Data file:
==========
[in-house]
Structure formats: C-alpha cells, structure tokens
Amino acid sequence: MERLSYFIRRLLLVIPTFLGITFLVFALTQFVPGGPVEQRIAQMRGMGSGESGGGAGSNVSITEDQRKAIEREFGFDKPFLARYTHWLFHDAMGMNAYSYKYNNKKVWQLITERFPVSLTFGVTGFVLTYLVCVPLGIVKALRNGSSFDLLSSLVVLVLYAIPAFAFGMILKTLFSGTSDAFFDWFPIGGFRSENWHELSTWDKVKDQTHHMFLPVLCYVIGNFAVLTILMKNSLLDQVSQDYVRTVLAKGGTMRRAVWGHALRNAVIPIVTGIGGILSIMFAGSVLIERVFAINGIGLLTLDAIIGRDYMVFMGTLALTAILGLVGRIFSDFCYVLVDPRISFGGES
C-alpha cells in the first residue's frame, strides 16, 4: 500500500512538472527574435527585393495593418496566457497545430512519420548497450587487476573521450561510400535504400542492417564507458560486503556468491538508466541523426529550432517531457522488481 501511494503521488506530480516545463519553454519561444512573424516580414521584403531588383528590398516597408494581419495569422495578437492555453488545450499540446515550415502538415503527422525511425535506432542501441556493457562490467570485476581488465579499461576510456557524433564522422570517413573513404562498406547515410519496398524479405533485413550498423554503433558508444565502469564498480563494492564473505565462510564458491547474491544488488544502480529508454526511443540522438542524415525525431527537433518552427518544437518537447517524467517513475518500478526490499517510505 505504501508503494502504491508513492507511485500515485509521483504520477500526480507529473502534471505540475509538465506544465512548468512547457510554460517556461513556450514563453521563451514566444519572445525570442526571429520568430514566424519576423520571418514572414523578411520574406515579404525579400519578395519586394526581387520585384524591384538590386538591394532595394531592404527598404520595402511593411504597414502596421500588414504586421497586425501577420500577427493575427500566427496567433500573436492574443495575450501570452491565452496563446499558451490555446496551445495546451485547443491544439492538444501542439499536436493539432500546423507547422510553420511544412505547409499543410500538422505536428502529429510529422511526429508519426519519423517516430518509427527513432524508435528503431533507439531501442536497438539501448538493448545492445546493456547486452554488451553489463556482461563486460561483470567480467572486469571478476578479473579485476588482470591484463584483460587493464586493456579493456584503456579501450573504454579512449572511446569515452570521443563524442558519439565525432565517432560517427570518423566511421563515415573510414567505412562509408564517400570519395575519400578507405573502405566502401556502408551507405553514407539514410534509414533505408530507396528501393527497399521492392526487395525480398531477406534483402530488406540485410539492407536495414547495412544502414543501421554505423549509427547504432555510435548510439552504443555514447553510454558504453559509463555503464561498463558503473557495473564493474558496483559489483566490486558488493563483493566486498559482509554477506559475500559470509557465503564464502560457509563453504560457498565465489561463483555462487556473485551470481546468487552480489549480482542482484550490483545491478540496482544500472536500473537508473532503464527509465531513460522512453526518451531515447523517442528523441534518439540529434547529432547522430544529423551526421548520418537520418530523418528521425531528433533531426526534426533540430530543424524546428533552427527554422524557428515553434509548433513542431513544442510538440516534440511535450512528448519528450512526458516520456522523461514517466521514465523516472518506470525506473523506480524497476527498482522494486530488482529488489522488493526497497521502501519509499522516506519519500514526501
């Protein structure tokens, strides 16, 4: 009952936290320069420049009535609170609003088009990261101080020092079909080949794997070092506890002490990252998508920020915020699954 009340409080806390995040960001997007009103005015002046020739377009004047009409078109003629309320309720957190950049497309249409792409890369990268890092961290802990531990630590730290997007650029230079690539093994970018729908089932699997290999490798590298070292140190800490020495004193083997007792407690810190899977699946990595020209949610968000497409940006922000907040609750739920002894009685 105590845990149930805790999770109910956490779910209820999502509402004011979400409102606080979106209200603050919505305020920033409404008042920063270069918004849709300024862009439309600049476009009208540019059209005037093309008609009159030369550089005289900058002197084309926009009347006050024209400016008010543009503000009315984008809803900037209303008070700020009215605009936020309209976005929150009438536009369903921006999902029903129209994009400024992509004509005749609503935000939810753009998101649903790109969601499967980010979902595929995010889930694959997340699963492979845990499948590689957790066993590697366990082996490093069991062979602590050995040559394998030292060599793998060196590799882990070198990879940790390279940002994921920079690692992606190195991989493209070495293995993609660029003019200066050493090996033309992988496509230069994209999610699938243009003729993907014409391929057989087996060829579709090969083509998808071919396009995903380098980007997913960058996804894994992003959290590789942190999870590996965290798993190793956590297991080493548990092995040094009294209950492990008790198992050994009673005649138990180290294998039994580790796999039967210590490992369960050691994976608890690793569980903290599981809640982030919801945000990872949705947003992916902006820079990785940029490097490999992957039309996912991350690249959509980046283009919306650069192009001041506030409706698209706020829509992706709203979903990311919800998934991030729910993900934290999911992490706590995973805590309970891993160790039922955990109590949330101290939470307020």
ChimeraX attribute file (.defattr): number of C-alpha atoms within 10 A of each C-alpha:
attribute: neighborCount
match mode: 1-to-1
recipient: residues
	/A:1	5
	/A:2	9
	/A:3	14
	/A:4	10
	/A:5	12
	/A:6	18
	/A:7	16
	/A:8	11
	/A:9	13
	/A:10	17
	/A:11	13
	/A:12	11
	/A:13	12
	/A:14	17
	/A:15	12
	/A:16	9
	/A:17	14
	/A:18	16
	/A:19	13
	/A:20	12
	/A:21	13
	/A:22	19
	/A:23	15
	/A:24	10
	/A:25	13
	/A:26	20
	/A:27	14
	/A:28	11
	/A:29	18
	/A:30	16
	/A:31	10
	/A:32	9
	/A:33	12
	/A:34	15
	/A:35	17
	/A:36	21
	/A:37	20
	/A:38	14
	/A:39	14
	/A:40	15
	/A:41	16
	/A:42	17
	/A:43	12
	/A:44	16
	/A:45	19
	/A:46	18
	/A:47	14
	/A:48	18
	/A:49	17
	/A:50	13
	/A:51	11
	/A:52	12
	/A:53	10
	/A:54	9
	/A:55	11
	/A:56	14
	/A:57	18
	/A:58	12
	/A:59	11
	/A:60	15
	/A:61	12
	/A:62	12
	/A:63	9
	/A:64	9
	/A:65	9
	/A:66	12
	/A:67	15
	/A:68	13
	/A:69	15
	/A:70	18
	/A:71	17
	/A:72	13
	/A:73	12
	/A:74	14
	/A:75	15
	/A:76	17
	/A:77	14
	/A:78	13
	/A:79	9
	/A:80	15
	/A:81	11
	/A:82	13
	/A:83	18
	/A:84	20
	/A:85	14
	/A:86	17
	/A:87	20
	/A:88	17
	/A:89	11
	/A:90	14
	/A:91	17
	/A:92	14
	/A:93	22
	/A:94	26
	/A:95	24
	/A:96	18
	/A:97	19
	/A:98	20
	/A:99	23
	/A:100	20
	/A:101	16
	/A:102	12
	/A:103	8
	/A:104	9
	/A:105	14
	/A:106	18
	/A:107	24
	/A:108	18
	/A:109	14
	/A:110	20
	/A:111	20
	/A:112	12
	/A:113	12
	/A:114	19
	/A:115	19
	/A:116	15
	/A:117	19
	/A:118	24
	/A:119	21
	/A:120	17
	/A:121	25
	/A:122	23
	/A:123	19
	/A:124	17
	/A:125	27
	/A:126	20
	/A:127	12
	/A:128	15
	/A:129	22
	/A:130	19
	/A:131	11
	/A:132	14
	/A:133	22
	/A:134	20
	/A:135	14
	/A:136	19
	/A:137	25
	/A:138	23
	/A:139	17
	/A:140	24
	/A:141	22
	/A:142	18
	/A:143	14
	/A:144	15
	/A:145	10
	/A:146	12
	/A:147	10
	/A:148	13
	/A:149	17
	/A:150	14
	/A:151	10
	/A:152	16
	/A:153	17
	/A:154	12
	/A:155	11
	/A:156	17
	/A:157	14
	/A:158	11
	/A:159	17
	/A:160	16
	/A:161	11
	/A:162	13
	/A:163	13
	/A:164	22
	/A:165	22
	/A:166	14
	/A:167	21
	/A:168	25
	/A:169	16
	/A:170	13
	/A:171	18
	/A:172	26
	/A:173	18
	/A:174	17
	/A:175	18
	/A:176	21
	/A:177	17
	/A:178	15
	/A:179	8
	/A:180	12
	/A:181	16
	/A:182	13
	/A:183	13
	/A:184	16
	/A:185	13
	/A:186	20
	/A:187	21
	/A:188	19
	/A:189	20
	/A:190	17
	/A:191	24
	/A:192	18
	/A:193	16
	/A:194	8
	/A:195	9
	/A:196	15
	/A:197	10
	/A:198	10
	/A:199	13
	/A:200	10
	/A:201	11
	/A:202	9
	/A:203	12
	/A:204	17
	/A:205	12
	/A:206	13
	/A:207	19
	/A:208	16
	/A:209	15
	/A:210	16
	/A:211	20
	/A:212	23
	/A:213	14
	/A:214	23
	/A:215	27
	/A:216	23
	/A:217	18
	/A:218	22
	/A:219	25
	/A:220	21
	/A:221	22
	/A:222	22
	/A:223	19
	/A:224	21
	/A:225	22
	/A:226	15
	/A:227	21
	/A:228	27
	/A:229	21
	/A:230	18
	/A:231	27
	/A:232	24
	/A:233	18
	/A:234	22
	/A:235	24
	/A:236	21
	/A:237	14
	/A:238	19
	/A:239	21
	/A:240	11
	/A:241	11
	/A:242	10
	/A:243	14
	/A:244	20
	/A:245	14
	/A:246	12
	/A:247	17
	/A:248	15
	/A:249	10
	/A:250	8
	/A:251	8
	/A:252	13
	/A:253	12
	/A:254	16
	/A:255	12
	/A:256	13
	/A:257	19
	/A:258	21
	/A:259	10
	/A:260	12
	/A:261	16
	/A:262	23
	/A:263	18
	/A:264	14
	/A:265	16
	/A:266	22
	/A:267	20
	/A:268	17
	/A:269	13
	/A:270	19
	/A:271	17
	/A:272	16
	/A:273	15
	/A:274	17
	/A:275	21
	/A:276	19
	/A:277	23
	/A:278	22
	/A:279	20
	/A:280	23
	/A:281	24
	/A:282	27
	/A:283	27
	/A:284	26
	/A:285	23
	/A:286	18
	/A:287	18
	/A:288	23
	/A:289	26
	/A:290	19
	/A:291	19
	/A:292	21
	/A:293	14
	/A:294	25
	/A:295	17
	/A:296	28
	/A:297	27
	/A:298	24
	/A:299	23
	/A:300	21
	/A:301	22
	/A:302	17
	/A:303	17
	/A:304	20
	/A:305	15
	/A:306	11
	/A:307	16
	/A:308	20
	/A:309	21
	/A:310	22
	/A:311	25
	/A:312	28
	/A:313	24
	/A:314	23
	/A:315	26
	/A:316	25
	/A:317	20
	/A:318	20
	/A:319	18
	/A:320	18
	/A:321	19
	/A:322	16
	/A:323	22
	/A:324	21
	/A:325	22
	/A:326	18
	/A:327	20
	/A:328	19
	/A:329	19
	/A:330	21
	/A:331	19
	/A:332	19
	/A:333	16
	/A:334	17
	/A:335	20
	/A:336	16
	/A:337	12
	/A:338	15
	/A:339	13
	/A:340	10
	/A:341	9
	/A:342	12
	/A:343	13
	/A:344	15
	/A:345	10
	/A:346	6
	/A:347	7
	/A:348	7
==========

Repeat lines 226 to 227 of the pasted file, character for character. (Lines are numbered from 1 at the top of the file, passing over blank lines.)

	/A:217	18
	/A:218	22